NORTH Herefordshire MP Bill Wiggin, a critic of our country’s Free Press, has explained why he abstained on a parliamentary vote into a new sweeping inquiry into the news media.

He said that while he believed it would have exposed “dishonesty and criminality” in the Press, it did not deliver the low-cost arbitration scheme for people with a complaint against newspapers that he wanted.

Former Labour leader Ed Miliband’s amendment to the Data Protection Bill was defeated 304 votes to 295 after a heated debate in the House of Commons last week.

A vote on a second amendment proposed by Tom Watson was pulled after it became clear he did not have the numbers to see it passed.

The so-called Section 40 clause Mr Watson and Mr Wiggin supported would have forced newspapers to pay legal costs even if they won a complaint, and the industry warned it would have forced many smaller newspapers to close.

The News Media Association, which represents newspapers, said: “We are pleased that MPs have recognised the importance of press freedom to our democracy.

“Both these amendments represented a dangerous threat to press freedom. The industry can now focus upon the important task of ensuring that the business of producing high quality news media journalism has a sustainable and healthy future.”

During the Commons debate, Conservative MP Jacob Rees-Mogg said: “The freedom of the Press is so overwhelmingly precious that we should preserve it even if sometimes the Press upsets us.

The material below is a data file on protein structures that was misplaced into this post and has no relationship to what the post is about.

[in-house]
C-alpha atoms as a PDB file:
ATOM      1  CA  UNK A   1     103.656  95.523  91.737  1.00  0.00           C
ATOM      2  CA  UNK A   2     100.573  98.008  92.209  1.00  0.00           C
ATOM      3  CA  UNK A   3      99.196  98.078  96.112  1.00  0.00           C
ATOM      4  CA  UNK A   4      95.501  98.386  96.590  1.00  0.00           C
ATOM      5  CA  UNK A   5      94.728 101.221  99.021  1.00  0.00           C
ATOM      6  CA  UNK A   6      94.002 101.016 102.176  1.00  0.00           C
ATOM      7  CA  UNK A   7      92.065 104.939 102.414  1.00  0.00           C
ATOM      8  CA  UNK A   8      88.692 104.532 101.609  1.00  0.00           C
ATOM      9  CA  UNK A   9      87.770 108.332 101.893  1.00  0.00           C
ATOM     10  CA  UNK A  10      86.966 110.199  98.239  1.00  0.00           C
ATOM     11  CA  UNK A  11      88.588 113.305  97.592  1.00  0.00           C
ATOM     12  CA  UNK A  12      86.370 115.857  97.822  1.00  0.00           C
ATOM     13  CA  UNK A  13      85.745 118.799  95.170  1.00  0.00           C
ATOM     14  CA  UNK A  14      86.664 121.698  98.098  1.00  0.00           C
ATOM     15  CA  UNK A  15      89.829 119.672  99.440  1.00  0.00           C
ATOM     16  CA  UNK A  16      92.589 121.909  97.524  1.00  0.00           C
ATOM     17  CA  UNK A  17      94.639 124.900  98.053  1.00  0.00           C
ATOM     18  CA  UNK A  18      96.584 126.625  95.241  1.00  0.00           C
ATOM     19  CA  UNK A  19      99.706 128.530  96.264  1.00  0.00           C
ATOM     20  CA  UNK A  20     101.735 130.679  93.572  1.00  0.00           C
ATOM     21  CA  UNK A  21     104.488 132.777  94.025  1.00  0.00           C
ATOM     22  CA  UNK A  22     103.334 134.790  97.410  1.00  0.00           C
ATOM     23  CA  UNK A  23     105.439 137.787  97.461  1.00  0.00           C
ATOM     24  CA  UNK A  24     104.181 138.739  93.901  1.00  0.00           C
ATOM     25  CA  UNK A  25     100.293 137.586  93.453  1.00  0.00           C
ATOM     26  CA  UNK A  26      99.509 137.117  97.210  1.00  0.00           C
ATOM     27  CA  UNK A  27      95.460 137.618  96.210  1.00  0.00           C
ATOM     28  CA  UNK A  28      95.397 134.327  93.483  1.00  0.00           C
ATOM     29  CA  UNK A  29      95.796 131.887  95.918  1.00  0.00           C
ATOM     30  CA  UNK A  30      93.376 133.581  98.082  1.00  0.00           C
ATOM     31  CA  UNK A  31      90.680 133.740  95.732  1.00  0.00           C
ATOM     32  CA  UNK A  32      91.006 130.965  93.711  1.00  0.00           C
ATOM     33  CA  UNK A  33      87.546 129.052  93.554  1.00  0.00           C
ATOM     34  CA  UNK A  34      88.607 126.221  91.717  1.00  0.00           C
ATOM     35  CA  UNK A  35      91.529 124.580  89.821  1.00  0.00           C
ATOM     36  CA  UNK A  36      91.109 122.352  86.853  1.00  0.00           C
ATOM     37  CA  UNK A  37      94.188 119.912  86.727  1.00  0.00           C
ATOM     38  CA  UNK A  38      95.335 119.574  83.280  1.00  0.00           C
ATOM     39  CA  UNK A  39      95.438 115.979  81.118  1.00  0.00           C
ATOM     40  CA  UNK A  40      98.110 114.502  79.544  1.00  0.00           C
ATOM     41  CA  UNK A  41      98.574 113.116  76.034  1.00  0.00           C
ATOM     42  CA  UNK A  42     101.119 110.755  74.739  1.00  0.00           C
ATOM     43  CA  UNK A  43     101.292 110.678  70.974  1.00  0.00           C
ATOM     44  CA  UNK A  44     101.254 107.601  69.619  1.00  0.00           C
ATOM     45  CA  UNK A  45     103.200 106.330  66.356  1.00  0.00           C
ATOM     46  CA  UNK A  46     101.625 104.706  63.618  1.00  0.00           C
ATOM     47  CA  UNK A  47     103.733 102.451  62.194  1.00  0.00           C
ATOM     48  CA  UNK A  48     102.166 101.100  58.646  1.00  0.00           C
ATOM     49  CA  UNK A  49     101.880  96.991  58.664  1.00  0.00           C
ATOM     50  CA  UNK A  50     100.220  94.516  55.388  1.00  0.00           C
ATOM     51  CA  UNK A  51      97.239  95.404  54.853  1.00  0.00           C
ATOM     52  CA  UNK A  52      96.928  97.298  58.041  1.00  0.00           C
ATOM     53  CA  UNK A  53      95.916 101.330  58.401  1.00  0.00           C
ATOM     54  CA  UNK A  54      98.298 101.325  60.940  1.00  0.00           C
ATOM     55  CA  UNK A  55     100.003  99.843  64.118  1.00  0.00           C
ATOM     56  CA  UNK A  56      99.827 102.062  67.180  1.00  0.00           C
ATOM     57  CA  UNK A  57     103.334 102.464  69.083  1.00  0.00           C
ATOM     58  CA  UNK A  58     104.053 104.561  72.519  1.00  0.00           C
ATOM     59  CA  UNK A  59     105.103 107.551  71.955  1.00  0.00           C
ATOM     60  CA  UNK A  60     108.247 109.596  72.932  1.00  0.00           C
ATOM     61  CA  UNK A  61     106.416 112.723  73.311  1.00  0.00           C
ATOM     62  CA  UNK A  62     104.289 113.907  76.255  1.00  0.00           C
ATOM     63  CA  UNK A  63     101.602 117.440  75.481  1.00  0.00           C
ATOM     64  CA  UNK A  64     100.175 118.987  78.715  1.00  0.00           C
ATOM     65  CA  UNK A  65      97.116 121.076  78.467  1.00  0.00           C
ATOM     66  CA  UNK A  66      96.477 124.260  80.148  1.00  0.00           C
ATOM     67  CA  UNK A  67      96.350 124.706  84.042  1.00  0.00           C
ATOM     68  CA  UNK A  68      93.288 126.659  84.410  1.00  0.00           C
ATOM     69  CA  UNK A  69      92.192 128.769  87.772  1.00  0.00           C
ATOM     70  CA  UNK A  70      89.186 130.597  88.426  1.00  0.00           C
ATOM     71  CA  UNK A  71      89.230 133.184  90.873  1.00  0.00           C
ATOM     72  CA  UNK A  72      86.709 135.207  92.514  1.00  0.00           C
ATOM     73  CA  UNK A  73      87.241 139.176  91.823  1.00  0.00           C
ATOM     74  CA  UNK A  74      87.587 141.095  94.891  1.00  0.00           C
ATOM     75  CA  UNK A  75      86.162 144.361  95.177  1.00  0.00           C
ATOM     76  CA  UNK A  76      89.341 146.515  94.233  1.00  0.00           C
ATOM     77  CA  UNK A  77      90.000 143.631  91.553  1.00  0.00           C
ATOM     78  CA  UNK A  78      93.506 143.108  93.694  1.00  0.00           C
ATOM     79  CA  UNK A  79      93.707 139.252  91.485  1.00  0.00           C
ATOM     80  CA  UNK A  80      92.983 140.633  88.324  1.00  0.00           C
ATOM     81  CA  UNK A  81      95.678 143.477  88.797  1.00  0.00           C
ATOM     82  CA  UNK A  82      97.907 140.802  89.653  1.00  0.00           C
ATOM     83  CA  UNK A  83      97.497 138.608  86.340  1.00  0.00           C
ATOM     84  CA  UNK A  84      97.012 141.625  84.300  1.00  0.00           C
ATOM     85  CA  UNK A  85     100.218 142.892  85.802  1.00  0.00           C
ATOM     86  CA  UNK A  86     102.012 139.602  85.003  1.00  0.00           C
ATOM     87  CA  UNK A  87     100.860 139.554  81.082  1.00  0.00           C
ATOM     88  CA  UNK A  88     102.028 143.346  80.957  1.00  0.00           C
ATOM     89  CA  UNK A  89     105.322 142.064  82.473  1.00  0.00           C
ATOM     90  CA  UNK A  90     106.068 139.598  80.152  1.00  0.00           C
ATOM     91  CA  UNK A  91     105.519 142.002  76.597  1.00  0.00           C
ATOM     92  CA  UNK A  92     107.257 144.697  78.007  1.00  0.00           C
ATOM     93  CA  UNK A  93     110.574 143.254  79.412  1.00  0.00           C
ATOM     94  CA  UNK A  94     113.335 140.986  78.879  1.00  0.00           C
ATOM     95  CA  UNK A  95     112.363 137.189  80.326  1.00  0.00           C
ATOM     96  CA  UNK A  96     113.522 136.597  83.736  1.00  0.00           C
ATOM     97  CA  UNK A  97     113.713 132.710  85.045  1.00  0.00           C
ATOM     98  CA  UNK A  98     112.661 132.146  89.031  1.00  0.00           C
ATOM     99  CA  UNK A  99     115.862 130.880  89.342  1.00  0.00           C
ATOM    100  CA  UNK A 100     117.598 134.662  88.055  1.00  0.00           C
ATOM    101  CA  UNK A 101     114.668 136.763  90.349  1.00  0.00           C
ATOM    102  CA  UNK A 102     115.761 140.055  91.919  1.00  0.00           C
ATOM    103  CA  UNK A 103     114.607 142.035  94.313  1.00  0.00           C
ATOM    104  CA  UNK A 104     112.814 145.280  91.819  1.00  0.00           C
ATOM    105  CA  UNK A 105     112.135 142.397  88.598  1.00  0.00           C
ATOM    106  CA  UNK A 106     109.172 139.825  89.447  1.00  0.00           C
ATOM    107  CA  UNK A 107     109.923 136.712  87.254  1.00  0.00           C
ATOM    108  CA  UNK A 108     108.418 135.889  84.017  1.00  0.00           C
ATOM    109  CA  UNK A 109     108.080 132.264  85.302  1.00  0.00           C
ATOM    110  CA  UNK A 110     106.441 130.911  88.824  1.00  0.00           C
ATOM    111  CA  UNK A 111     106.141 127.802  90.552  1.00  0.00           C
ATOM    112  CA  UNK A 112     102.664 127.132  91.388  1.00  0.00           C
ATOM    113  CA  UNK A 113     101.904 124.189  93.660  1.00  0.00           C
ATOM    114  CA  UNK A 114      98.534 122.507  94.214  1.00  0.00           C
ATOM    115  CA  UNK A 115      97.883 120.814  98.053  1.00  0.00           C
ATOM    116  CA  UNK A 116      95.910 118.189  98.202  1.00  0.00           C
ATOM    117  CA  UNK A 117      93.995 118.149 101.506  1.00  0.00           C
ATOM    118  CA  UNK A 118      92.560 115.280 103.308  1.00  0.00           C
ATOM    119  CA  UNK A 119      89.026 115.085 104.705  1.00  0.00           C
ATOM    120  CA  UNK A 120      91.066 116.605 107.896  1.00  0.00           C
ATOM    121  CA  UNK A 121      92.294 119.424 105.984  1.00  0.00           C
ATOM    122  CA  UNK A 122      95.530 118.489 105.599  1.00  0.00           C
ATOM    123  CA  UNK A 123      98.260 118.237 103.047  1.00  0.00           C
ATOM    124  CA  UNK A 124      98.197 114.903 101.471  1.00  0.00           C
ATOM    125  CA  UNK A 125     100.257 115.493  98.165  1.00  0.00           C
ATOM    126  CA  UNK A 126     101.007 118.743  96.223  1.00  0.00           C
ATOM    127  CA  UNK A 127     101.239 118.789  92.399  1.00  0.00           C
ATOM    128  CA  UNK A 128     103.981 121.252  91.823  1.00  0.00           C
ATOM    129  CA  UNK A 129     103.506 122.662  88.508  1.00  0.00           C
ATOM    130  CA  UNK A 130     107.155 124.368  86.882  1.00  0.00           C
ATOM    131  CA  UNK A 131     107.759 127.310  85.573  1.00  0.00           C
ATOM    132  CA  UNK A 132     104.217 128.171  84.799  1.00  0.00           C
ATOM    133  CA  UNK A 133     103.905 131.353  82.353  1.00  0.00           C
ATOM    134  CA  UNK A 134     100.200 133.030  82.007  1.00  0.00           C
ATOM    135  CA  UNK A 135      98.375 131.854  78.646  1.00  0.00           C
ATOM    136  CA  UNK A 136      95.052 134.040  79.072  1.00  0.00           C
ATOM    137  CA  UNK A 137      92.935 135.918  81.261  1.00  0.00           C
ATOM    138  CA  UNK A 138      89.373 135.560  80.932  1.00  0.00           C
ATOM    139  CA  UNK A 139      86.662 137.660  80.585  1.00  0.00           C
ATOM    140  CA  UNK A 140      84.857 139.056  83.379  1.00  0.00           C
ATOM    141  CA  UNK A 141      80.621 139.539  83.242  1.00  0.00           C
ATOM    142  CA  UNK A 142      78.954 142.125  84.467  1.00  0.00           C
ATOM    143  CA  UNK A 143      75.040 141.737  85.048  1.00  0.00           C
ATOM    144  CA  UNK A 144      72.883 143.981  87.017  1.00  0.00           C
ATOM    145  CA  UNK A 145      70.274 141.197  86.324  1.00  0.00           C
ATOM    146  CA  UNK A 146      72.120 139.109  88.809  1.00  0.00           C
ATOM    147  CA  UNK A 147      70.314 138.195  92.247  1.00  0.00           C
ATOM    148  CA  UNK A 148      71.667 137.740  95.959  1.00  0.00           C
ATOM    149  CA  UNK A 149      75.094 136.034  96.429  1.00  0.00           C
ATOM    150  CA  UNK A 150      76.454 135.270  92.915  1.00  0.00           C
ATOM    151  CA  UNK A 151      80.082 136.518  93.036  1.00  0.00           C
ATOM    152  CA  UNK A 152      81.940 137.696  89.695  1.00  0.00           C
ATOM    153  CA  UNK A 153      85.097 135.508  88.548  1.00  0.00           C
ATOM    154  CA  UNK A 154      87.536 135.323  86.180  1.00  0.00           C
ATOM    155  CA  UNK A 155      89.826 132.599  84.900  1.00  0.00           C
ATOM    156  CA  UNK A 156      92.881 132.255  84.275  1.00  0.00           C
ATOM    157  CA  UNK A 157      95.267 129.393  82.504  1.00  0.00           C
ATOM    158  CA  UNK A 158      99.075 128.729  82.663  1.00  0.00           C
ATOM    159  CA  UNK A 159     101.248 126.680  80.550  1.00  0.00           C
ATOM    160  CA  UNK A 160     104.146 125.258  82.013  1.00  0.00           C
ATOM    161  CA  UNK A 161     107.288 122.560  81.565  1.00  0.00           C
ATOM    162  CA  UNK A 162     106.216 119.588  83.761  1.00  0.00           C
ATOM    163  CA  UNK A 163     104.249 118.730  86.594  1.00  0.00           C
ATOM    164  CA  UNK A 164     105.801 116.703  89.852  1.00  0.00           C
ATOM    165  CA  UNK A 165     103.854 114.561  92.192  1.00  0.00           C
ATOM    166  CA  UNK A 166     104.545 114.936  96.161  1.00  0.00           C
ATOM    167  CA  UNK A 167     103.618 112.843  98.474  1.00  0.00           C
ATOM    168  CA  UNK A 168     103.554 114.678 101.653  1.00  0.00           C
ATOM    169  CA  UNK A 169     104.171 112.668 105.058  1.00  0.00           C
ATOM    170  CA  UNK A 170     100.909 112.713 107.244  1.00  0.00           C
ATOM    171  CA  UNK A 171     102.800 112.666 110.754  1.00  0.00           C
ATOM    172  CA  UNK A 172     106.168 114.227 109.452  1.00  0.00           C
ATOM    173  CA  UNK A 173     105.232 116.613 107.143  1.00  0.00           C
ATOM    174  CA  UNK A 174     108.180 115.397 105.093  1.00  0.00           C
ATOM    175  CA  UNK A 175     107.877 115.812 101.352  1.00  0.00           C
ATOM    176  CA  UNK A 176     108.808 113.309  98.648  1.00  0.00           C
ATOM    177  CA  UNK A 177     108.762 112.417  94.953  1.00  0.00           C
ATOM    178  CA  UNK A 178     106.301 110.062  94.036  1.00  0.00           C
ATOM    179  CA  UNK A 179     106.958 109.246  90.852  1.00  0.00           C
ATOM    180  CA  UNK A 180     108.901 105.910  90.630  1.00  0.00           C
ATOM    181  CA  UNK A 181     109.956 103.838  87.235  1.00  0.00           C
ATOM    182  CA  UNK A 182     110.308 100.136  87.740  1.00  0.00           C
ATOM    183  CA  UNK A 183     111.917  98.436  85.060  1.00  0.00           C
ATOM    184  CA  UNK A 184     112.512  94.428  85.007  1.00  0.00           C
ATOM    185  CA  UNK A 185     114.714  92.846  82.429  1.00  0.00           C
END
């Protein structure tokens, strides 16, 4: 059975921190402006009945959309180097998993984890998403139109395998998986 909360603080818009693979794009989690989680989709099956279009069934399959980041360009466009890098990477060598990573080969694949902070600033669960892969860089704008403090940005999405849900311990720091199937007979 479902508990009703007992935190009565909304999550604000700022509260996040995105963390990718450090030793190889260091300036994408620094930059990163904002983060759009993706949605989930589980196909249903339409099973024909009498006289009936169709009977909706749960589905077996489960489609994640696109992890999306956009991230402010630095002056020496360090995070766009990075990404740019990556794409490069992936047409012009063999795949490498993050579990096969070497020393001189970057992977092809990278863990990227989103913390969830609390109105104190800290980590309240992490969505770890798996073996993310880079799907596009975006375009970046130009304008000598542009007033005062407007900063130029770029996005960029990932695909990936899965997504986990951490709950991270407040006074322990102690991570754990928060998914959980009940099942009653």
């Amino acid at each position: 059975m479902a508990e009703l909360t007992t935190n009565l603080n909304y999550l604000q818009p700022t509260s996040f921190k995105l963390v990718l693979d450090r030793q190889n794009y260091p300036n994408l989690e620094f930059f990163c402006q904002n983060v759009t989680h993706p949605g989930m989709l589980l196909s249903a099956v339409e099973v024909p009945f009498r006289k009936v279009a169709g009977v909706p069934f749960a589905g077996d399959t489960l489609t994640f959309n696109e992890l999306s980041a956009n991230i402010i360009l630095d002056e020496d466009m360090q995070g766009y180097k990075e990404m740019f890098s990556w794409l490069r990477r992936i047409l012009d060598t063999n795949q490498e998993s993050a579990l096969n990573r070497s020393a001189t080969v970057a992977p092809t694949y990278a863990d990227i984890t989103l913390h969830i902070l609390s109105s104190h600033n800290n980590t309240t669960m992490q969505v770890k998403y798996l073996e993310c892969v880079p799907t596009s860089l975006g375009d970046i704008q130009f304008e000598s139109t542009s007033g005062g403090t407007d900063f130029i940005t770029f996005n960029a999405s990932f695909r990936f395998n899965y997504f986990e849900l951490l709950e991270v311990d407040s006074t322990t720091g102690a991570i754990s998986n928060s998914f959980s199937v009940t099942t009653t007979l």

“It is amazing how many people who have had run-ins with the Press have suddenly found that they think it should be more tightly regulated.

“Fascinatingly, the Daily Mail carried out a survey of their lordships’ house and discovered that more than a third of those who voted to shackle the Press had been embarrassed by the Press.”

Mr Wiggin recently criticised the current system of independent press regulation in the House of Commons after it ruled against him in his case against the Hereford Times. He also railed against the newspaper’s publisher and its editor. Shortly before the Data Protection Bill debate he met actor Hugh Grant, who also objects to a Press free of state-sanctioned regulation.

He said: I was very disappointed that the Labour party failed to bring commencement of Section 40 to a vote. This is not the first time Labour have failed. I would have voted for low-cost arbitration because that is what my constituents need. At the moment, only the very wealthy can afford to sue.

“I abstained from supporting a second Leveson inquiry amendment because whilst exposing dishonesty and criminality in the Press could be helpful, it does not deliver the low-cost arbitration which is necessary for my constituents. As the recommendations of Lord Leveson have been ignored, I doubt the Government would implement recommendations from Leveson 2.

Hereford Times editor John Wilson said: “Both these amendments, if passed, would have been an affront to democracy.

“Calls for a second inquiry into the Press have been driven by those with a grudge against newspapers, and it would have been a waste of public money.

The Independent Newspaper Standards Organisation, by whose rulings the Hereford Times abides, will launch its own a low-cost arbitration scheme in July. It will offer quick and cheap justice to people with complaints against newspapers.